Ever started something then stopped?
Ever wondered how you could stay consistent with your goals?
On both accounts.
I can’t tell you how many times I have started down a path only to switch lanes within the first 100 meters. In my head, the switch is always justified. But with some hindsight, I have come to realise that the times I have “pivoted” too soon was because of some combination of fear, anxiety, and the need for instant gratification.
Over time I have become better at this. Although I am still a quick starter I know to take some more time upfront to think through the commitment that I am making and whether it truly aligns with where I want to go.
So, if I was to pinpoint some of the root causes of inconsistent action it would be:
- Starting without considering the time (and money) investment needed.
- Starting without thinking of where this course of action will take you.
- A poor patience threshold (also poor anxiety and frustration tolerance).
Based on my experience and from what I have seen in my coaching practice here are 3 ideas for you to consider to become more consistent:
1. Know thyself
If you want a life filled with glorious action then self-awareness is a crucial skill to develop. Specifically, self-awareness around your stop-start patterns.
Like in my example, do you stop because of choosing the wrong path to go down and then course correcting halfway through? Do you stop because something new, exciting, and shinier come along? Do you stop because the task at hand feels overwhelming at times?
We all have stop-start patterns and being able to identify them helps us to fix them.
When you go to a doctor with a pain in your stomach you want her to give you a diagnosis, a name for what you are feeling. Because when you have a name you know what to expect and how to go about fixing it.
The same thing applies here.
Step one is to name your stop-start pattern.
2. Start Better
A lot of inconsistency comes down to the fact that we just didn’t plan adequately enough upfront.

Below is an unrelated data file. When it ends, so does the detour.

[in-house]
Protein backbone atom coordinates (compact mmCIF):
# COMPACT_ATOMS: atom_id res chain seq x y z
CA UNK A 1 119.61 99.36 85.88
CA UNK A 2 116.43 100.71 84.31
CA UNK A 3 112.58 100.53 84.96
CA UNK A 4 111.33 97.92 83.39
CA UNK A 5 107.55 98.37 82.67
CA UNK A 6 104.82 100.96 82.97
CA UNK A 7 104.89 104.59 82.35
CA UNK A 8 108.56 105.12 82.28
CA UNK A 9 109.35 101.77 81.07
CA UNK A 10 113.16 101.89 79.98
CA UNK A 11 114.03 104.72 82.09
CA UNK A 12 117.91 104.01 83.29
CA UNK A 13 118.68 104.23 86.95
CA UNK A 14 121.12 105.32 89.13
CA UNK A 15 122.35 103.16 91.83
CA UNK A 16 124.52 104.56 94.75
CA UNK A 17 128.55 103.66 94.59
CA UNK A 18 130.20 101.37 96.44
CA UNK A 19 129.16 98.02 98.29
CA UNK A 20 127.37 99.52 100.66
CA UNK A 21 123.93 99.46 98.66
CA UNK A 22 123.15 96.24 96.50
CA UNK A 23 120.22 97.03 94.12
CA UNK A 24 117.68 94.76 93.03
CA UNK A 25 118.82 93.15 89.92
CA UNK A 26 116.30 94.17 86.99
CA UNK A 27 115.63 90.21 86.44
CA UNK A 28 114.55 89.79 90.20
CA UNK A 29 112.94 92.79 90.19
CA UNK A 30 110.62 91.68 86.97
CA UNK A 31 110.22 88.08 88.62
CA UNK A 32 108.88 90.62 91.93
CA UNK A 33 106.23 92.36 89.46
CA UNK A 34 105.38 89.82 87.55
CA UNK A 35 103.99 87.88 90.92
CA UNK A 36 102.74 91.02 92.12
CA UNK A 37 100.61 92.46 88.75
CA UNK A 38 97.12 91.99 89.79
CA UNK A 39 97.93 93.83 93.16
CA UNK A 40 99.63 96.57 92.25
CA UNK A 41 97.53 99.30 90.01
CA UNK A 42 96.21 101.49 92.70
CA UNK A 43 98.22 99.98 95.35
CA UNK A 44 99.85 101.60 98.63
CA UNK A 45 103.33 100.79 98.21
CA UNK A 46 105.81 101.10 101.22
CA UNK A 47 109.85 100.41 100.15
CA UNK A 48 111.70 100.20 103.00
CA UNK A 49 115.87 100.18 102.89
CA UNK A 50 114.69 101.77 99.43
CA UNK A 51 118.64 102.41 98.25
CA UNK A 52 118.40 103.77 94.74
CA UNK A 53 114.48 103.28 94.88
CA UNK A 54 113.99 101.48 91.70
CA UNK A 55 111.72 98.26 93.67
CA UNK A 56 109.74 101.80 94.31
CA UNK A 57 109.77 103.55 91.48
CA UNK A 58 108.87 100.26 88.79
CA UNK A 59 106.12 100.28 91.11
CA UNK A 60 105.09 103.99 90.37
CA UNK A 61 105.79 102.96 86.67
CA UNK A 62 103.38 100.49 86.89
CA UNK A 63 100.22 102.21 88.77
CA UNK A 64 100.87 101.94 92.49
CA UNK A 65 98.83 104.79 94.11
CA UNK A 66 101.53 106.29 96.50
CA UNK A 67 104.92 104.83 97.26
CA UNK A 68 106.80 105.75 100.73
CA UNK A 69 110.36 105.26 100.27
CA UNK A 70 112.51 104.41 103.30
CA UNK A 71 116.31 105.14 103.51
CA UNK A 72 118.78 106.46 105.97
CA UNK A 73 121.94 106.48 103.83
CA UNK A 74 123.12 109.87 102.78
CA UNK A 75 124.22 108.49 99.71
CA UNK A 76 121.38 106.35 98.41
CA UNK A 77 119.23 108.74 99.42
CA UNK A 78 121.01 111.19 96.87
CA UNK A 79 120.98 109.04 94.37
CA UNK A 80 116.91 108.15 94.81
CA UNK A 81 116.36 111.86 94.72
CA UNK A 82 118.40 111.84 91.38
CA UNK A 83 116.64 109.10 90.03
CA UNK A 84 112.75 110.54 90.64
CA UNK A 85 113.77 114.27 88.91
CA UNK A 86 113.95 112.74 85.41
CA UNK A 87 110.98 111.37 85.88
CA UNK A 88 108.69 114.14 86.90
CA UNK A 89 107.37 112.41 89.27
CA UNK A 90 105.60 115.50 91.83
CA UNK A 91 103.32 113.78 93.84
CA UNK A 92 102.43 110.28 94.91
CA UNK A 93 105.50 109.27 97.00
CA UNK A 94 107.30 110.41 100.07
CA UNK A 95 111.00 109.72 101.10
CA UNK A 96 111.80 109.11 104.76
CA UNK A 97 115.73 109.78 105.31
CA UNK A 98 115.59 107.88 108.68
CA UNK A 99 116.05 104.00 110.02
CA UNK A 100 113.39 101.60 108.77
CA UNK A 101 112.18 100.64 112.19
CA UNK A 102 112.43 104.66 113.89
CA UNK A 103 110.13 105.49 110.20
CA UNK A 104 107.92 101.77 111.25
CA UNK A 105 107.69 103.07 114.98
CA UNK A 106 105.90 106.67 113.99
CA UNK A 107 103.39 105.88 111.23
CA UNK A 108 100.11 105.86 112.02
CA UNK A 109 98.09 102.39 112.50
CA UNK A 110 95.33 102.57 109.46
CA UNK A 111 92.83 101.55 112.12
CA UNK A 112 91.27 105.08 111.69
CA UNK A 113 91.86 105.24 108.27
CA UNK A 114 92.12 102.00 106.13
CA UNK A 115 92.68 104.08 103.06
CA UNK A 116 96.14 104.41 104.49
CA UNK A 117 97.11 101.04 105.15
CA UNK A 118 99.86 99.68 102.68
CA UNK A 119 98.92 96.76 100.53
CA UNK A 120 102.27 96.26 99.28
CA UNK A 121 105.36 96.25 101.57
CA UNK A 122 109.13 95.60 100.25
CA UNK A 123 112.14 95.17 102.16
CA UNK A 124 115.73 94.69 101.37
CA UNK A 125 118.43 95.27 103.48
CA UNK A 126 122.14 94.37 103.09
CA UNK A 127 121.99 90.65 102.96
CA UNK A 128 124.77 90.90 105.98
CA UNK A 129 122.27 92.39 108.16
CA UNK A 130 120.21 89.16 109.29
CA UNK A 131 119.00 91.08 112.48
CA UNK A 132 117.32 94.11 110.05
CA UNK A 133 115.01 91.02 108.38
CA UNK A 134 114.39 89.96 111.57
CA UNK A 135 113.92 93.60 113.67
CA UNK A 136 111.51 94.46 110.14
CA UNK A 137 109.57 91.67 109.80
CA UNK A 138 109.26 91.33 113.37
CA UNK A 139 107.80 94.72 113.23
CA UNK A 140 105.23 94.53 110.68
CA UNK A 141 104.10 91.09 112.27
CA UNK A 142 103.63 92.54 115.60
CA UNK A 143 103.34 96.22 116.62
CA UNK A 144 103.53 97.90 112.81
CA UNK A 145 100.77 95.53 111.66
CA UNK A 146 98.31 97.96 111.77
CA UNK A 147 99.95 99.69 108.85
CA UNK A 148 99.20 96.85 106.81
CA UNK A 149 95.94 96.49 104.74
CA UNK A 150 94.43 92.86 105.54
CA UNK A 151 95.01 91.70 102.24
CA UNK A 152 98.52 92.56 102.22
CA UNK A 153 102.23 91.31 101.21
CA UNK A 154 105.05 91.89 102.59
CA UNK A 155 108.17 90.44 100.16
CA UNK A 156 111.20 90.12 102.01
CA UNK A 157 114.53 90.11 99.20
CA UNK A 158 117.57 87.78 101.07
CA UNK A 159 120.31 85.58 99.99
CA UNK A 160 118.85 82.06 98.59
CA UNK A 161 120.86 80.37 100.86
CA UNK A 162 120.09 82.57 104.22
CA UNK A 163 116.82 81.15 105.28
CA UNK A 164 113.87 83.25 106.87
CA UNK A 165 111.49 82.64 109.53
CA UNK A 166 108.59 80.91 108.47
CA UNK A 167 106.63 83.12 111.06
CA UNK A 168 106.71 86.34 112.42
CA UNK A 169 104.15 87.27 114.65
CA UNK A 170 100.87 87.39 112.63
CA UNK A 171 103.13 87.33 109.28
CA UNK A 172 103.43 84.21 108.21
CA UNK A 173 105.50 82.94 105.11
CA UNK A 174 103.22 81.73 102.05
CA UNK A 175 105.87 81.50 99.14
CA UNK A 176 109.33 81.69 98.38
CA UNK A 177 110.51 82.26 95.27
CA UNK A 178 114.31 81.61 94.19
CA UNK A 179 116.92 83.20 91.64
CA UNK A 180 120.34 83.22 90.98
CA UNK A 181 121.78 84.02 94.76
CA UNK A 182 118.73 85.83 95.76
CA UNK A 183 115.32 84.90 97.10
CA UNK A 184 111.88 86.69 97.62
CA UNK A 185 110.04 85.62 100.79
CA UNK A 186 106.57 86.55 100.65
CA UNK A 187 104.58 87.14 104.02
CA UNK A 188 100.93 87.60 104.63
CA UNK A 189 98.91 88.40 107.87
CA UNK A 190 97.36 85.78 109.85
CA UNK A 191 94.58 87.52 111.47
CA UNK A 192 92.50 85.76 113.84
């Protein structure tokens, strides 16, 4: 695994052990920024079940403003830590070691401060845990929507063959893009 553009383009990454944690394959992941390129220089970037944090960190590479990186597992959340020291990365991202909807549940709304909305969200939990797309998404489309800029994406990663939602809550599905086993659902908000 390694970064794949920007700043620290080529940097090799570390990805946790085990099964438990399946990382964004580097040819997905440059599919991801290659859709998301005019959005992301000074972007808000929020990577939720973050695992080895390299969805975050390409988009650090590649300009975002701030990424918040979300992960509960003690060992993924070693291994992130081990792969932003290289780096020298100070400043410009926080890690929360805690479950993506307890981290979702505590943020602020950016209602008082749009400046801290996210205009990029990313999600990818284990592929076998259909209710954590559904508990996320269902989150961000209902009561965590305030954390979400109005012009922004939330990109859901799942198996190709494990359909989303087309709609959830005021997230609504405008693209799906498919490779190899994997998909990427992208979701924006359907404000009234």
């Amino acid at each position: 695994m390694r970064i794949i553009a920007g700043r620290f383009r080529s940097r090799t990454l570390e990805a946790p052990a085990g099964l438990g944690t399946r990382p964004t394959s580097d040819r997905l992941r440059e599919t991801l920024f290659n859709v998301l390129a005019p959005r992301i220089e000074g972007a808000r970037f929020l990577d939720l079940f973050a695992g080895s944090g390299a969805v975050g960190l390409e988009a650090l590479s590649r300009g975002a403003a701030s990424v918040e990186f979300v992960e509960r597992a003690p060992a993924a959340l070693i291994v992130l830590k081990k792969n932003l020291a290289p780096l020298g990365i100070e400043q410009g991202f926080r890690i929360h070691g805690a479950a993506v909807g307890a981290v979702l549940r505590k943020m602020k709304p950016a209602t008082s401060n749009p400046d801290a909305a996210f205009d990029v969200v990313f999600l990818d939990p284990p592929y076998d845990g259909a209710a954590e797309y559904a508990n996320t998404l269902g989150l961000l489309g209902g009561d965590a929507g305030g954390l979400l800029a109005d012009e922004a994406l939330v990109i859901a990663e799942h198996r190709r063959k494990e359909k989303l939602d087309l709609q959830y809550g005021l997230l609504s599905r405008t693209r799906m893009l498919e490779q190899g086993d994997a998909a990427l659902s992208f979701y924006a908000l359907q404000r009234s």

We then get tempted by the golden allure of a new opportunity and find excitement in shifting our attention to the promise of a quick win. This little shift-trick has the added benefit in that technically you didn’t fail at what you were doing before. You have simply pivoted and adjusted your focus. A very convenient little lie to tell yourself and others.
So, to be more consistent we have to start better.
This means starting with the intention of finishing.
To this end you should:
- Purposefully delay taking on a new project or idea. Create some artificial time constructs that you have to adhere to. For example, instead of jumping in after deliberating a new idea for a day or two, stretch it out to a week or two.
- Create an accountability chain. Meaning that you have to get sign-off from a few people who have your best interests at heart before continuing further down the rabbit hole. Selecting the right kind of people is obviously crucial here.
Know that there is going to come a time when you will want to shift again.
Recognize that if you had a good start (aligned & thought through) then the reason you want to quit is probably due to what’s happening beneath the surface.
Beneath The Surface – Regulate Better
We mostly tend to procrastinate because of how a task makes us feel and not because of the task itself.
“We have a brain that is selected for preferring immediate reward. Procrastination is the present-self saying I would rather feel good now. So we delay engagement even though it’s going to bite us on the butt.” – Tim Pychyl
At the heart of this lies what is known as a low frustration tolerance. LFT is an inability to sit with anxiety and frustration. Thus when a task evokes negative emotions in us we smash through our tolerance threshold pretty quickly and then decide to distract ourselves with anything else.
Here are some ideas for how to better regulate this process:
- First prize is realizing when this is happening to you. Once you become aware of the process you can choose to actively engage with it and in the process practice raising your threshold. Not everything is supposed to be easy. This is your opportunity to practice your response to things that aren’t easy. Lucky you.
- Next, you should ask what emotion you are experiencing and what it is trying to tell you. Why does this specific activity create this specific emotion? There is research that suggests that when we can name a negative emotion it helps us to start thinking more rationally and logically again. Helping us move beyond the shackles of poor emotional regulation.
So, there you have it.
3 Ideas for becoming more consistent and creating momentum behind your actions.
The only question that now remains is will you do something with this information?
Has reading this simply been another distraction?
Or will you use it to do work that matters?
Acta Non Verba,
PS – Click on the banner to find out more about Team Journey’s. A facilitated process of taking your team from a current understanding to a new understanding, from a current way of thinking to a new way of thinking, and from a current way of performing to a new way of performing.